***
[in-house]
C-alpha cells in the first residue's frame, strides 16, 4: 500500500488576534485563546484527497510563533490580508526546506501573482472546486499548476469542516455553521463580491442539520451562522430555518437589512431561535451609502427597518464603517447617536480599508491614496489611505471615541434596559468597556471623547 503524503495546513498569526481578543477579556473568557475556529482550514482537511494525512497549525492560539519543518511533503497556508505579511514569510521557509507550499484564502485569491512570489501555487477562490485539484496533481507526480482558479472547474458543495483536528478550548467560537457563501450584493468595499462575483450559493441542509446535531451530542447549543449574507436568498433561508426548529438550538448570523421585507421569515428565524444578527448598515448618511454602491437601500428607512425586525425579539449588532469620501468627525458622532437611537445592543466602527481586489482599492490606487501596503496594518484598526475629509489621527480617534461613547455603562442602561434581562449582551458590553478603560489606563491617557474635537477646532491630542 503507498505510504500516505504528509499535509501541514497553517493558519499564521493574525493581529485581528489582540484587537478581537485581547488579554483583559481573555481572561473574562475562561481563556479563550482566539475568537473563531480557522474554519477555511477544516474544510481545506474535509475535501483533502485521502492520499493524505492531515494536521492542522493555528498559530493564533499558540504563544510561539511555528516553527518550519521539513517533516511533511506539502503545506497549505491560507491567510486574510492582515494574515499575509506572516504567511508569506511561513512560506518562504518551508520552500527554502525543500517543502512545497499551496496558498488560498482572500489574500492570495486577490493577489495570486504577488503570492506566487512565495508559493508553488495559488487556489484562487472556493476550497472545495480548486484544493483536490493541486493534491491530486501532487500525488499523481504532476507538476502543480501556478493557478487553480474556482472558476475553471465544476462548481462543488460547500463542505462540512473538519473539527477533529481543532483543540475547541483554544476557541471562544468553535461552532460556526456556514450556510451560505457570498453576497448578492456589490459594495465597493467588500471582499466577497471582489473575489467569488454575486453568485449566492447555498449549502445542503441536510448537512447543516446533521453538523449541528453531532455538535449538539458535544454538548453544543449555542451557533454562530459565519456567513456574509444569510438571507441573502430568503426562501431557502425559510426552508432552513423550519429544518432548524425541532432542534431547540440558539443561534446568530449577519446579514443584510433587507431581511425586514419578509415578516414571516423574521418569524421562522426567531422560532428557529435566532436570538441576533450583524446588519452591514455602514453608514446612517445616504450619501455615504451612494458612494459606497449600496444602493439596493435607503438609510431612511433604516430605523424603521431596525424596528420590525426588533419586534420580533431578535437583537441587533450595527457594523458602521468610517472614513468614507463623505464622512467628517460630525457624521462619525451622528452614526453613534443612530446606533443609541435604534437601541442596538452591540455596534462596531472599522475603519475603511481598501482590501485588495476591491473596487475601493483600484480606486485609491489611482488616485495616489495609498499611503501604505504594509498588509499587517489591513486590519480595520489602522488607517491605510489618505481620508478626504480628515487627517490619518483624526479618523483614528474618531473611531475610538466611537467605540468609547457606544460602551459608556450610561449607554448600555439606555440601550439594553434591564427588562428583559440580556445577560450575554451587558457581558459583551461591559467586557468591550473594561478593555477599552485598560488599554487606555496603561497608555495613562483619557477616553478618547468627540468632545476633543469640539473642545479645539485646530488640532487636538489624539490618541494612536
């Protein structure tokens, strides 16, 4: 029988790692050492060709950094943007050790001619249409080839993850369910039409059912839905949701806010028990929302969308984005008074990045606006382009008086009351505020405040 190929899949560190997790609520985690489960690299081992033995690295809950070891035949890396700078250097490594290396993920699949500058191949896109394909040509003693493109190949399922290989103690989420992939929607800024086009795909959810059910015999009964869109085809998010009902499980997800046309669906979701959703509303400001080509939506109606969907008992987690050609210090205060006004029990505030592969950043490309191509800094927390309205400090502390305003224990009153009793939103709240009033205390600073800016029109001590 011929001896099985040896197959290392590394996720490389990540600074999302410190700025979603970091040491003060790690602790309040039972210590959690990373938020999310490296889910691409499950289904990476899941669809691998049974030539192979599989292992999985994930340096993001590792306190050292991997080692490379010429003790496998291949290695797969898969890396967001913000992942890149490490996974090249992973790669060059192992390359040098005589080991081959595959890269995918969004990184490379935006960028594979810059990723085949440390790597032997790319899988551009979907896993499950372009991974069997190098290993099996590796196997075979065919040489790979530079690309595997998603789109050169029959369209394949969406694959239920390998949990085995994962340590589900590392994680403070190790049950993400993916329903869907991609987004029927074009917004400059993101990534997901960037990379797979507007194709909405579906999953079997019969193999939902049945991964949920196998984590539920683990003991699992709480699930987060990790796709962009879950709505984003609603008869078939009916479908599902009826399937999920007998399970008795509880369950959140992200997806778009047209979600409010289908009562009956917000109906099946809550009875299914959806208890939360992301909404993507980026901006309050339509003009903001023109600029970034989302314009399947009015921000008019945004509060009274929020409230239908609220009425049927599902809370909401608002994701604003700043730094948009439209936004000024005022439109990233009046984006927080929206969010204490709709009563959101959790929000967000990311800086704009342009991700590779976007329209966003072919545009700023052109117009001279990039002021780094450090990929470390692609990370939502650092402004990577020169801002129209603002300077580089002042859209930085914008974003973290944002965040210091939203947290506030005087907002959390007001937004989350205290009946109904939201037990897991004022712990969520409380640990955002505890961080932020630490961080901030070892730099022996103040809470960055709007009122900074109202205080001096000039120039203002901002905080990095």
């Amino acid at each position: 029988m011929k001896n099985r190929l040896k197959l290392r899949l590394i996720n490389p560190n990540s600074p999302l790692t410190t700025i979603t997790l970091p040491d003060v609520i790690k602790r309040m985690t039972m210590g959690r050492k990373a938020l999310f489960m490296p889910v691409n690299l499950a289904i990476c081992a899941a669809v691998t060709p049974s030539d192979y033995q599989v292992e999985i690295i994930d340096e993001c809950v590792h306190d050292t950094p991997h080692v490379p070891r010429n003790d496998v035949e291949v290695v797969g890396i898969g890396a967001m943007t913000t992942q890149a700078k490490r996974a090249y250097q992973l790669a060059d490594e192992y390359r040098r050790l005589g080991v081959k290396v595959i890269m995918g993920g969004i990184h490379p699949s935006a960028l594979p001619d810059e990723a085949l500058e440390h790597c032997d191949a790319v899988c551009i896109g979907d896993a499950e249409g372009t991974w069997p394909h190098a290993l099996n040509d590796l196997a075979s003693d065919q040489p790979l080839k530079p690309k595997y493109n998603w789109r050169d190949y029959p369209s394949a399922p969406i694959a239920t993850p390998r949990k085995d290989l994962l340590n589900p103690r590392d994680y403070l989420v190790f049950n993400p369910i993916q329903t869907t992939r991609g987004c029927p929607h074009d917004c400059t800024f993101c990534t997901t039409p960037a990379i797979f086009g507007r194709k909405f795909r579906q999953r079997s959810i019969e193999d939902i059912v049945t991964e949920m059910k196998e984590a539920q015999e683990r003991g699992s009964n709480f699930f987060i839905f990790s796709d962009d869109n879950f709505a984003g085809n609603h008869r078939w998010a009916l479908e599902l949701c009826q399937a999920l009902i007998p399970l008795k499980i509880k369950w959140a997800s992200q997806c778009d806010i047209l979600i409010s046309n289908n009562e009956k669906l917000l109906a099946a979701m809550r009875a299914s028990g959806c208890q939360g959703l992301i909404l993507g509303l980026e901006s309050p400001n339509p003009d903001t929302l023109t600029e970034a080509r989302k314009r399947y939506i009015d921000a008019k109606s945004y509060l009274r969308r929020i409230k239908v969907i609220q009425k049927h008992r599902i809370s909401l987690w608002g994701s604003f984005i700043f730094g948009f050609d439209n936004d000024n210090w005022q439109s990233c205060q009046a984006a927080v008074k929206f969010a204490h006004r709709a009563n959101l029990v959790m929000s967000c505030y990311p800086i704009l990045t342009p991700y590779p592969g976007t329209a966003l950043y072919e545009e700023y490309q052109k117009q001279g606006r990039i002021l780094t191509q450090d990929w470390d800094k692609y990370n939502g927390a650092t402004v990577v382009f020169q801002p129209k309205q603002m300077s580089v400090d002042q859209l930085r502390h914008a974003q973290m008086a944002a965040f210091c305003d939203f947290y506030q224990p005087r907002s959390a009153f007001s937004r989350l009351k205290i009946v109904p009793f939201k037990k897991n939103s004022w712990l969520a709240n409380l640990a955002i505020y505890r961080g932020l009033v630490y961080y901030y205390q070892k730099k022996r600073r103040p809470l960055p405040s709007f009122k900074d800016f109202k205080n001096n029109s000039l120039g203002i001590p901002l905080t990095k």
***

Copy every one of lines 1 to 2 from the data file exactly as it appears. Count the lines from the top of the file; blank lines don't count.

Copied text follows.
[in-house]
C-alpha cells in the first residue's frame, strides 16, 4: 500500500488576534485563546484527497510563533490580508526546506501573482472546486499548476469542516455553521463580491442539520451562522430555518437589512431561535451609502427597518464603517447617536480599508491614496489611505471615541434596559468597556471623547 503524503495546513498569526481578543477579556473568557475556529482550514482537511494525512497549525492560539519543518511533503497556508505579511514569510521557509507550499484564502485569491512570489501555487477562490485539484496533481507526480482558479472547474458543495483536528478550548467560537457563501450584493468595499462575483450559493441542509446535531451530542447549543449574507436568498433561508426548529438550538448570523421585507421569515428565524444578527448598515448618511454602491437601500428607512425586525425579539449588532469620501468627525458622532437611537445592543466602527481586489482599492490606487501596503496594518484598526475629509489621527480617534461613547455603562442602561434581562449582551458590553478603560489606563491617557474635537477646532491630542 503507498505510504500516505504528509499535509501541514497553517493558519499564521493574525493581529485581528489582540484587537478581537485581547488579554483583559481573555481572561473574562475562561481563556479563550482566539475568537473563531480557522474554519477555511477544516474544510481545506474535509475535501483533502485521502492520499493524505492531515494536521492542522493555528498559530493564533499558540504563544510561539511555528516553527518550519521539513517533516511533511506539502503545506497549505491560507491567510486574510492582515494574515499575509506572516504567511508569506511561513512560506518562504518551508520552500527554502525543500517543502512545497499551496496558498488560498482572500489574500492570495486577490493577489495570486504577488503570492506566487512565495508559493508553488495559488487556489484562487472556493476550497472545495480548486484544493483536490493541486493534491491530486501532487500525488499523481504532476507538476502543480501556478493557478487553480474556482472558476475553471465544476462548481462543488460547500463542505462540512473538519473539527477533529481543532483543540475547541483554544476557541471562544468553535461552532460556526456556514450556510451560505457570498453576497448578492456589490459594495465597493467588500471582499466577497471582489473575489467569488454575486453568485449566492447555498449549502445542503441536510448537512447543516446533521453538523449541528453531532455538535449538539458535544454538548453544543449555542451557533454562530459565519456567513456574509444569510438571507441573502430568503426562501431557502425559510426552508432552513423550519429544518432548524425541532432542534431547540440558539443561534446568530449577519446579514443584510433587507431581511425586514419578509415578516414571516423574521418569524421562522426567531422560532428557529435566532436570538441576533450583524446588519452591514455602514453608514446612517445616504450619501455615504451612494458612494459606497449600496444602493439596493435607503438609510431612511433604516430605523424603521431596525424596528420590525426588533419586534420580533431578535437583537441587533450595527457594523458602521468610517472614513468614507463623505464622512467628517460630525457624521462619525451622528452614526453613534443612530446606533443609541435604534437601541442596538452591540455596534462596531472599522475603519475603511481598501482590501485588495476591491473596487475601493483600484480606486485609491489611482488616485495616489495609498499611503501604505504594509498588509499587517489591513486590519480595520489602522488607517491605510489618505481620508478626504480628515487627517490619518483624526479618523483614528474618531473611531475610538466611537467605540468609547457606544460602551459608556450610561449607554448600555439606555440601550439594553434591564427588562428583559440580556445577560450575554451587558457581558459583551461591559467586557468591550473594561478593555477599552485598560488599554487606555496603561497608555495613562483619557477616553478618547468627540468632545476633543469640539473642545479645539485646530488640532487636538489624539490618541494612536